Beth February 21, 2013 at 4:56 pm

Thank you for the comment, Lola! You are correct in that secretory IgA is primarily located in mucous membranes, but it appears that it is commonly used as an indicator of mood and stress becuase of its easily accessible and measurable presence in saliva. IgA is an interesting marker for stress because it initially increases immediately after stress and then decreases with a few days after a stressful event. Therefore, it is curious that Kreutz et al. found immediate increases in IgA in saliva after singing.

More in realtion to your question, I could not find any reserach regarding if the mechanical action of air flow through the naval and oral cavaties has an influence upon IgA secretion, or if an increase in the quantity of saliva would inherently result in an increase in salivary IgA. Kreutz et al. mentions that the autonomic nervous system effects the immune system, and that the secretion of IgA is controlled by the sympathetic nervous system (“fight or flight response”). The effect between singing and increased IgA could be explained by the possibilitly of an interaction between singing and the sympathetic nervous system, but that is a conclusion that could probably use some more research!


Brian Clegg February 21, 2013 at 10:56 am

Nice post, though if there is any danger of belting out “Handle’s” Messiah, it may be the case that singing has a negative effect on the ability to spell.

Beth Cotter February 21, 2013 at 12:29 pm

Considering the fact that some studies have shown that learning how to read music could be associated with enhanced overall cognitive function (maybe a future post?…), I think that this error may just have been a simple personal mistake. Either way, thank you for pointing it out. It was not my intention to misrepresent such a historic composer.


Anthony February 21, 2013 at 9:53 pm

Interesting post. Did you come across any information in your research that suggests that singing sad songs can actually make your immune system more vulnerable? Is it just the act of singing, regardless of content, that strengthens the immune system? Also, did you come across any reference to the spoken word – such as reciting uplifting poetry, or were the benefits to the immune solely based upon the act of singing?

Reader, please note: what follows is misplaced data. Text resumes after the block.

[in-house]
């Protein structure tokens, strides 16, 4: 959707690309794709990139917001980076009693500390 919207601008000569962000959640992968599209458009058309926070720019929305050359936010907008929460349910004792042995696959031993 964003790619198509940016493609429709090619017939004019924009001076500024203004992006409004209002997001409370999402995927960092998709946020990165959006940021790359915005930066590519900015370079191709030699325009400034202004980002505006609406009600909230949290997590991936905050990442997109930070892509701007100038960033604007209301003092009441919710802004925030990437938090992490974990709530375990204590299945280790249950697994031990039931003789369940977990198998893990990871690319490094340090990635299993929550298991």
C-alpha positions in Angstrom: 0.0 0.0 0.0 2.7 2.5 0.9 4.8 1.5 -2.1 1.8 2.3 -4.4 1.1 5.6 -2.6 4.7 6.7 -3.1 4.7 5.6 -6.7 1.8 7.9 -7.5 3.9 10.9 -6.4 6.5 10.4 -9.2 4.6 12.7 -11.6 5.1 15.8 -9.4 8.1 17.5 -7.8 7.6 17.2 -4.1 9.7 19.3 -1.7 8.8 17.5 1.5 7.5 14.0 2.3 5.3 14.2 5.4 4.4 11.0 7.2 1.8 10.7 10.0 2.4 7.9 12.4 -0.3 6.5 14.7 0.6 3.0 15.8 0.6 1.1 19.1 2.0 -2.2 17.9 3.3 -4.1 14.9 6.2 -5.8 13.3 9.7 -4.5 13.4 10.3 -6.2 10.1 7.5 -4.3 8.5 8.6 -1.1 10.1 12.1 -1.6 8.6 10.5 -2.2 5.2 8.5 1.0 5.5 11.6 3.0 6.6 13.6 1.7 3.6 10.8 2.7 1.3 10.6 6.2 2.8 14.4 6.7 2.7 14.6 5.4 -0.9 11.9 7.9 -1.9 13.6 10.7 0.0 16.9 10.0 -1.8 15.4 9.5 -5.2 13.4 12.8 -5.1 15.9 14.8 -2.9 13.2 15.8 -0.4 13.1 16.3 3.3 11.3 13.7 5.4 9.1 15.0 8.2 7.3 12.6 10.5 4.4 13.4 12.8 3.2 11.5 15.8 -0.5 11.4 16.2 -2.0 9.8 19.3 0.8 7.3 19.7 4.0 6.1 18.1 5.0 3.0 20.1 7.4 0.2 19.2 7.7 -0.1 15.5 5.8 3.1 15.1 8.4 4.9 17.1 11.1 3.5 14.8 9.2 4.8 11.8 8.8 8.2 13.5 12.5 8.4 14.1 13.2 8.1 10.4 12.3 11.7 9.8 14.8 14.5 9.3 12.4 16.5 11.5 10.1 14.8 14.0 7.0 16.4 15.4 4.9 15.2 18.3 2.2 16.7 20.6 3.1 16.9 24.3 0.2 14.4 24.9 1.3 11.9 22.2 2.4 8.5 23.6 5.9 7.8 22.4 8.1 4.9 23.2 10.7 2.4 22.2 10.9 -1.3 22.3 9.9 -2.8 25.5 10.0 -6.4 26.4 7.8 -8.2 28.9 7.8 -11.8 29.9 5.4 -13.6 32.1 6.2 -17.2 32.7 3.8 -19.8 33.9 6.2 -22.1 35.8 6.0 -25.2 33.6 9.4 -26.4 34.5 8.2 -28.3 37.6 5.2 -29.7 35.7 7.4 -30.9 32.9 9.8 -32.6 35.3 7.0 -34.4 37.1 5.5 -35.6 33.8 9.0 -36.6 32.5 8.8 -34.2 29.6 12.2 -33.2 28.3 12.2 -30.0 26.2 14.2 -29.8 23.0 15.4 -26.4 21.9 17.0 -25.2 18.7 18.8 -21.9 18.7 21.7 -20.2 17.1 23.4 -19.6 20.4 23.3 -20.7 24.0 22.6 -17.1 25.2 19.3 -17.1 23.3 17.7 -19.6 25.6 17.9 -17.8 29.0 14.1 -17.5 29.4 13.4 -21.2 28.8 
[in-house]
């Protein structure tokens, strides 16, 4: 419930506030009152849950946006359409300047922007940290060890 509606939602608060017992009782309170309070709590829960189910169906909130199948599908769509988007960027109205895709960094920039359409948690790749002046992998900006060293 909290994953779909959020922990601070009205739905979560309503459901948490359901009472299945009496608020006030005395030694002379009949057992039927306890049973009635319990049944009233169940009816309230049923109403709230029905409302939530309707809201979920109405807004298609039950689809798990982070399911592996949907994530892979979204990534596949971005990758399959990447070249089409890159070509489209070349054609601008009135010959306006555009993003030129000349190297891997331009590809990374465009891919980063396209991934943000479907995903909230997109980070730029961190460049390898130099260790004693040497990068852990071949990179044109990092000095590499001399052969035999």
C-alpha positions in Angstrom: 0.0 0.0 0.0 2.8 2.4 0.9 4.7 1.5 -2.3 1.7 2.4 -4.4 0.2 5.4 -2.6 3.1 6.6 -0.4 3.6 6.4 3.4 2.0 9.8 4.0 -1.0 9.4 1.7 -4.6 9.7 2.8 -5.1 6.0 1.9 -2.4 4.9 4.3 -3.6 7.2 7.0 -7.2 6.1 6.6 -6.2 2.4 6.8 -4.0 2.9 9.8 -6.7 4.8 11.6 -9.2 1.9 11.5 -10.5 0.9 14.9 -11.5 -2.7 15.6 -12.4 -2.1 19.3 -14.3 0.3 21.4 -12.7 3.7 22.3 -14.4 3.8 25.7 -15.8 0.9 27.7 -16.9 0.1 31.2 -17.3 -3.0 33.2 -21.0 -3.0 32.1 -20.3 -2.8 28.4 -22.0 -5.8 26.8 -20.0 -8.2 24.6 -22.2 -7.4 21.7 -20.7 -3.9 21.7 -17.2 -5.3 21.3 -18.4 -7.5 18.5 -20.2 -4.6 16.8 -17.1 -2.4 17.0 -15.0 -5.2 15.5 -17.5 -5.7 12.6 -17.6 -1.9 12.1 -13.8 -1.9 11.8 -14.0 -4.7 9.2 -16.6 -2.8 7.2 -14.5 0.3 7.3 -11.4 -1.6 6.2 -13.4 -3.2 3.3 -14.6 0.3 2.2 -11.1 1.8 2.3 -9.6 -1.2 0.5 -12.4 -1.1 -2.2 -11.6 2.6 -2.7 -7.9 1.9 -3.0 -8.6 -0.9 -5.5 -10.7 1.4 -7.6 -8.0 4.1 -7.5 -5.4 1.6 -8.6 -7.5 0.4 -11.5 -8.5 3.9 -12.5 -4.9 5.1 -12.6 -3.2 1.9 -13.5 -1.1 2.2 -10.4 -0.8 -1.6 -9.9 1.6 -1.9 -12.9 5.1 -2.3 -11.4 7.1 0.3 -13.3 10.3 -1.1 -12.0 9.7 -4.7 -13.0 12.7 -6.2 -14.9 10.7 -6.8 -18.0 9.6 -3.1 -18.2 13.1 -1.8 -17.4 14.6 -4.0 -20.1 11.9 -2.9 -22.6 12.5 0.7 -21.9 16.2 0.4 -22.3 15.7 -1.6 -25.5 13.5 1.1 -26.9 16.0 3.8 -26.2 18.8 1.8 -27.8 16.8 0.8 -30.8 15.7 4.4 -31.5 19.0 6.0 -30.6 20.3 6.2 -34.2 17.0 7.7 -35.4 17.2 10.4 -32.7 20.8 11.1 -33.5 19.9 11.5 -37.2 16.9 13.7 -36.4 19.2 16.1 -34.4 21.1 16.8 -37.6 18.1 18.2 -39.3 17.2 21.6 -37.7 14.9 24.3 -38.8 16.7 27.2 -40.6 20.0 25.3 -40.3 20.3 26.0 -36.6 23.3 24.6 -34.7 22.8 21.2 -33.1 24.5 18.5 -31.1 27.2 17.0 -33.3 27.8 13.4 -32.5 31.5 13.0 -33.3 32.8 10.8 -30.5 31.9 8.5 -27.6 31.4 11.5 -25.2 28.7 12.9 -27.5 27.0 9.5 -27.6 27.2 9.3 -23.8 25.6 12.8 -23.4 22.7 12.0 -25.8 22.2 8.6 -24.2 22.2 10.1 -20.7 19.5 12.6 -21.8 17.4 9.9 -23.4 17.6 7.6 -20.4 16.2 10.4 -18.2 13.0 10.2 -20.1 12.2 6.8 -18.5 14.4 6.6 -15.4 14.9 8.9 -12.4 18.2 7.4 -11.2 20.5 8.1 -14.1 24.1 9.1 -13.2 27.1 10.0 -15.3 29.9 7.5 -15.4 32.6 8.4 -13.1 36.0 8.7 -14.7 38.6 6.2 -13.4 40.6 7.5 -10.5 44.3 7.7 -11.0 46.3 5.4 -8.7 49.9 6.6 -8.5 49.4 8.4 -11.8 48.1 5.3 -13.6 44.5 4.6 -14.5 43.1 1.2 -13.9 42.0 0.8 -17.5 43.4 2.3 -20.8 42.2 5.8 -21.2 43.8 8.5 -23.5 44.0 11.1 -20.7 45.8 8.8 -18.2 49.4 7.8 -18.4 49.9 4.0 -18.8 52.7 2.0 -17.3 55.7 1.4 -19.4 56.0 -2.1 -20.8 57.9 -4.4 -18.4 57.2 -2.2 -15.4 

Beth February 21, 2013 at 11:01 pm

I’ll start with your last question first, about if there are any discovered immune benefits associated with the spoken word. I did not come across any studies relating the spoken word to enhanced immune function, but I have seen a few studies that have incorporated poetry and creative writing as potential therapeutic devices for people with mental health issues and have found that they are beneficial for improving the physiological and psychological conditions of the patients. Unfortunately, more research needs to be done to determine whether or not these types of therapies impact a persons’ overall health status. That is a very interesting point though, because it starts to touch upon the mechanism through which our bodies connect (potentially differently) with either the spoken word and the “melodic” word.

In regards to your first question, Grape et al. (as referenced in the blog post) touches briefly upon data that could be interpreted to answer whether the lyrics or melodies of a song (whether they be happy, sad, upbeat or slow) have different impacts upon immune function. When you dig a little more deeply into the study you find that, while singing music led to an increase in positive mood and an increase in the immune component IgA, solely listening to music lead to an increase in negative mood and had NO effect on IgA secretion. It is interesting that the immune system was “boosted” with a positive mood and not effected by a negative mood. Considering that this particular study was not designed to test the interaction between mood (as a result from singing) and IgA, we may not be able to draw the conclusion that singing songs that put us in a “bad mood” can impede our immune systems. That being said, there are some studies that have been found a relationship between mood and immune function, but I did not come across any others that relate the act of singing to immune function.